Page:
Target Health Blog

Brain Size and Thinking at a Cost

June 4, 2018

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Neurology
Source:

According to an article published in Science, First Release Online (31 May 2018), it was found that some human brains are nearly twice the size of others, and that these differences in size are related to the brain's shape and the way it is organized. Interestingly, it was observed that the bigger the brain, the more its additional area is accounted for by growth in thinking areas of the cortex, or outer mantle; however, at the expense of relatively slower growth in lower order emotional, sensory, and motor areas. According to the authors, this mirrors the pattern of brain changes seen in evolution and individual development -- with higher-order areas showing greatest expansion. The authors also found evidence linking the high-expanding regions to higher connectivity between neurons and higher energy consumption.

For the study, the authors analyzed magnetic resonance imaging brain scans of more than 3,000 youth from the Philadelphia Neurodevelopmental Cohort, a NIMH IRP sample, and the Human Connectome Project. Results showed that cortex areas showing relatively more expansion in larger brains sit at the top of a network hierarchy and are specialized functionally, microstructurally and molecularly at integrating information from lower order systems. Since this theme holds up across evolution, development and inter-individual variation, the authors suggested that it appears to be a deeply ingrained biological signature. The authors added that since not all cortex regions are created equal, the high-expanding regions seem to exact a higher biological cost, and that these regions seem to be greedier in consuming energy and that they use relatively more oxygenated blood than low-expanding regions. Gene expression related to energy metabolism is also higher in these regions.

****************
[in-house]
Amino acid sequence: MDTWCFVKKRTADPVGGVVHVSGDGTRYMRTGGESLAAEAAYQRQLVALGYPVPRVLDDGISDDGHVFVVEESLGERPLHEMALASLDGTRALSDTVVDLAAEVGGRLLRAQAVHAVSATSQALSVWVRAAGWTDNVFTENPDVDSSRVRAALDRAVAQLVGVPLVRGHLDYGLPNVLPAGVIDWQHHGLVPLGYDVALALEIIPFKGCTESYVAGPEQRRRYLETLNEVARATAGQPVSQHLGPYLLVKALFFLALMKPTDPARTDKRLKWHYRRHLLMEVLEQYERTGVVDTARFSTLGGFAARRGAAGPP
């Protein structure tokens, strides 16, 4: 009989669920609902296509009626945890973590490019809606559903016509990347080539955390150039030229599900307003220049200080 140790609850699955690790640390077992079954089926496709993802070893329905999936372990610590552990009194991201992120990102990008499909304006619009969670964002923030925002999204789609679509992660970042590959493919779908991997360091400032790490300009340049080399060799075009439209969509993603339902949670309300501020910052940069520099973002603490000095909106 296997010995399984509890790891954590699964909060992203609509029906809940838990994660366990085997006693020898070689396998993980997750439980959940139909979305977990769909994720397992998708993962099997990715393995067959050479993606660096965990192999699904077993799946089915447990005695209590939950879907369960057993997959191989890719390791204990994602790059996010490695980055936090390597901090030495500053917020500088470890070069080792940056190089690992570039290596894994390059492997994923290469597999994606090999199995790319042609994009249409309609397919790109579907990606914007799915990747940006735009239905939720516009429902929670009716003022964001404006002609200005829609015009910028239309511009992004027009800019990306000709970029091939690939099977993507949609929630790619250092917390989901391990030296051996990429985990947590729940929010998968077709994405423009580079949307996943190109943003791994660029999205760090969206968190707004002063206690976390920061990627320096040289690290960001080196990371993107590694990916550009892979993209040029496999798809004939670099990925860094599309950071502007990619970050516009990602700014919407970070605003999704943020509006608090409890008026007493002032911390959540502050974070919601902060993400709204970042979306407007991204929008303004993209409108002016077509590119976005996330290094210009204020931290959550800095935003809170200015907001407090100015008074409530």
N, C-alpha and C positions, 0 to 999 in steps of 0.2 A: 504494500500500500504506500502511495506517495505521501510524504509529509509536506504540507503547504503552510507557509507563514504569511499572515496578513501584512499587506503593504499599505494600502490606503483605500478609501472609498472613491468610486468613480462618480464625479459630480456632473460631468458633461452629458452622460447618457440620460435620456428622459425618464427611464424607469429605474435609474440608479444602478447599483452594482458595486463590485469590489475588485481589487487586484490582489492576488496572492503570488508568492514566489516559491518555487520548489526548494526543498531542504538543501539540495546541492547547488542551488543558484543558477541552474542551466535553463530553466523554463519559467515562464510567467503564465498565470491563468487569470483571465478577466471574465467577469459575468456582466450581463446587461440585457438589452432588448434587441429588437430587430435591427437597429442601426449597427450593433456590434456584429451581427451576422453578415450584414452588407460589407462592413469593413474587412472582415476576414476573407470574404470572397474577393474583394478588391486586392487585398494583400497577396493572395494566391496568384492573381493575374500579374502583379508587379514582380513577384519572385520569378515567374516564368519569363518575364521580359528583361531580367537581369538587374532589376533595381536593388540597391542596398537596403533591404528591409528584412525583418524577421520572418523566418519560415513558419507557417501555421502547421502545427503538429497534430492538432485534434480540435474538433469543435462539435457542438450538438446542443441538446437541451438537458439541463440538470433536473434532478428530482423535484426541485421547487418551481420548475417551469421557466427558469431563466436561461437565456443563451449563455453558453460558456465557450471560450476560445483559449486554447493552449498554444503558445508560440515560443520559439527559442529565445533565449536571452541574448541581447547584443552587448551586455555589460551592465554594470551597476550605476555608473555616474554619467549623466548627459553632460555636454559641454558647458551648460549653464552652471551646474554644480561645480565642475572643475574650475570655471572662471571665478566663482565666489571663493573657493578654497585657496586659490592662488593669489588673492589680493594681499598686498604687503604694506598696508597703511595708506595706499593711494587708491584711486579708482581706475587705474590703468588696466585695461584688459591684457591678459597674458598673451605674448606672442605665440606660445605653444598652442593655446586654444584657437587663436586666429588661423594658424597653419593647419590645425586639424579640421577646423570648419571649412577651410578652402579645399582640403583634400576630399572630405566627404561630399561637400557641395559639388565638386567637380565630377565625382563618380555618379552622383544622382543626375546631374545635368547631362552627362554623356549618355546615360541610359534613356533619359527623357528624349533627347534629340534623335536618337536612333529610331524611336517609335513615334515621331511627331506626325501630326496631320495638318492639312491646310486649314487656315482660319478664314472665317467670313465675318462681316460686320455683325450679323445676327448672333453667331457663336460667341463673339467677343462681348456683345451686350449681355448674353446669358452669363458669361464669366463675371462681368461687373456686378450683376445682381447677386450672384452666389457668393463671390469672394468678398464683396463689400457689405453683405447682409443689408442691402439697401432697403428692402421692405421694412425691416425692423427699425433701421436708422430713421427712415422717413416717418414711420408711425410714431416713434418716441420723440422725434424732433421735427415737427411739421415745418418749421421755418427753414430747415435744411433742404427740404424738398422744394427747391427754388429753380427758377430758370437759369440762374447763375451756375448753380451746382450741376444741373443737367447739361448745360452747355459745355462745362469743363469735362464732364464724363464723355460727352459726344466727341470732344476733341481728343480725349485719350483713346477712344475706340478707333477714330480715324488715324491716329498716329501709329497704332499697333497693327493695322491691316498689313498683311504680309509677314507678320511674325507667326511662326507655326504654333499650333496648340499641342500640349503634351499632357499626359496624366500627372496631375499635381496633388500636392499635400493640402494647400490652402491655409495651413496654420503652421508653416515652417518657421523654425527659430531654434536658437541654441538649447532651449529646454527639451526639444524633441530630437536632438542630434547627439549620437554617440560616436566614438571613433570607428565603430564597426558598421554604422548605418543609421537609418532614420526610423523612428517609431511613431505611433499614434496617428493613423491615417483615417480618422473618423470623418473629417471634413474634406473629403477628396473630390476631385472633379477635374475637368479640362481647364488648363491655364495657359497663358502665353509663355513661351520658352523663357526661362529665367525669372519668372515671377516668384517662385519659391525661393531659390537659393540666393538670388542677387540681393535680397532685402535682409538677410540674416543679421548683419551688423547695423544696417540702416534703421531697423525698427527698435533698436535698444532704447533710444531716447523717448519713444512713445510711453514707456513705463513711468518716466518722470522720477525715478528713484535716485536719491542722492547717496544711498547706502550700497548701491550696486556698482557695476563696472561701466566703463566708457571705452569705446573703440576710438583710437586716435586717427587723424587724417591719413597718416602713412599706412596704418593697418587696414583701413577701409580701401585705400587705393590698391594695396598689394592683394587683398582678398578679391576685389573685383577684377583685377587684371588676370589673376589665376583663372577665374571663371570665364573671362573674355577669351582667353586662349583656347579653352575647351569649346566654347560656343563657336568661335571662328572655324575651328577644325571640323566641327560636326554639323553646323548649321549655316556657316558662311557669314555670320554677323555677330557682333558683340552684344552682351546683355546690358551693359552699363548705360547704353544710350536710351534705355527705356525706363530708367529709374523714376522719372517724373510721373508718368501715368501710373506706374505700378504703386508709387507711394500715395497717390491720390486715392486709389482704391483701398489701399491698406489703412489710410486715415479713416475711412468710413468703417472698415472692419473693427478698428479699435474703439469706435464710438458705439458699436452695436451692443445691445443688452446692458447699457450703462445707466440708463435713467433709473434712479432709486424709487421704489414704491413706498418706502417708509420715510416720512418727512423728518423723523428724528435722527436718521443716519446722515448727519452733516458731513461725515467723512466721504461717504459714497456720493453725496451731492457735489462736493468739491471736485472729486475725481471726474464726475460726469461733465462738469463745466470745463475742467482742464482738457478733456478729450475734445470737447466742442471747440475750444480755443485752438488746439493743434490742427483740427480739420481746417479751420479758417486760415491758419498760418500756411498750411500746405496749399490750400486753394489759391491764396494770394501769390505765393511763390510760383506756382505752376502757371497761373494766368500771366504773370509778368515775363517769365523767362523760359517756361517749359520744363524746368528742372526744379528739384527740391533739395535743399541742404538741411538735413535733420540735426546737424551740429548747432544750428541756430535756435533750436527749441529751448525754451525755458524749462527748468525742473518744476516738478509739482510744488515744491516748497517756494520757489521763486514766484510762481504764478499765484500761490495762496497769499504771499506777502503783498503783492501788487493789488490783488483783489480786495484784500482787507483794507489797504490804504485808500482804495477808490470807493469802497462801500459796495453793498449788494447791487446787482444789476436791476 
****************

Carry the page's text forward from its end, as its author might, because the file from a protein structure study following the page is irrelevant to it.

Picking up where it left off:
Since people with certain mental disorders show alterations in brain size related to genetic influences, the new cortex maps may improve understanding of altered brain organization in disorders. The higher expanding regions are also implicated across diverse neurodevelopmental disorders, so the new insights may hold clues to understanding how genetic and environmental changes can impact higher mental functions. The authors concluded that the study shows there are consistent organizational changes between large brains and small brains, and that observing that the brain needs to consistently configure itself differently as a function of its size is important for understanding how the brain functions in health and disease states. 

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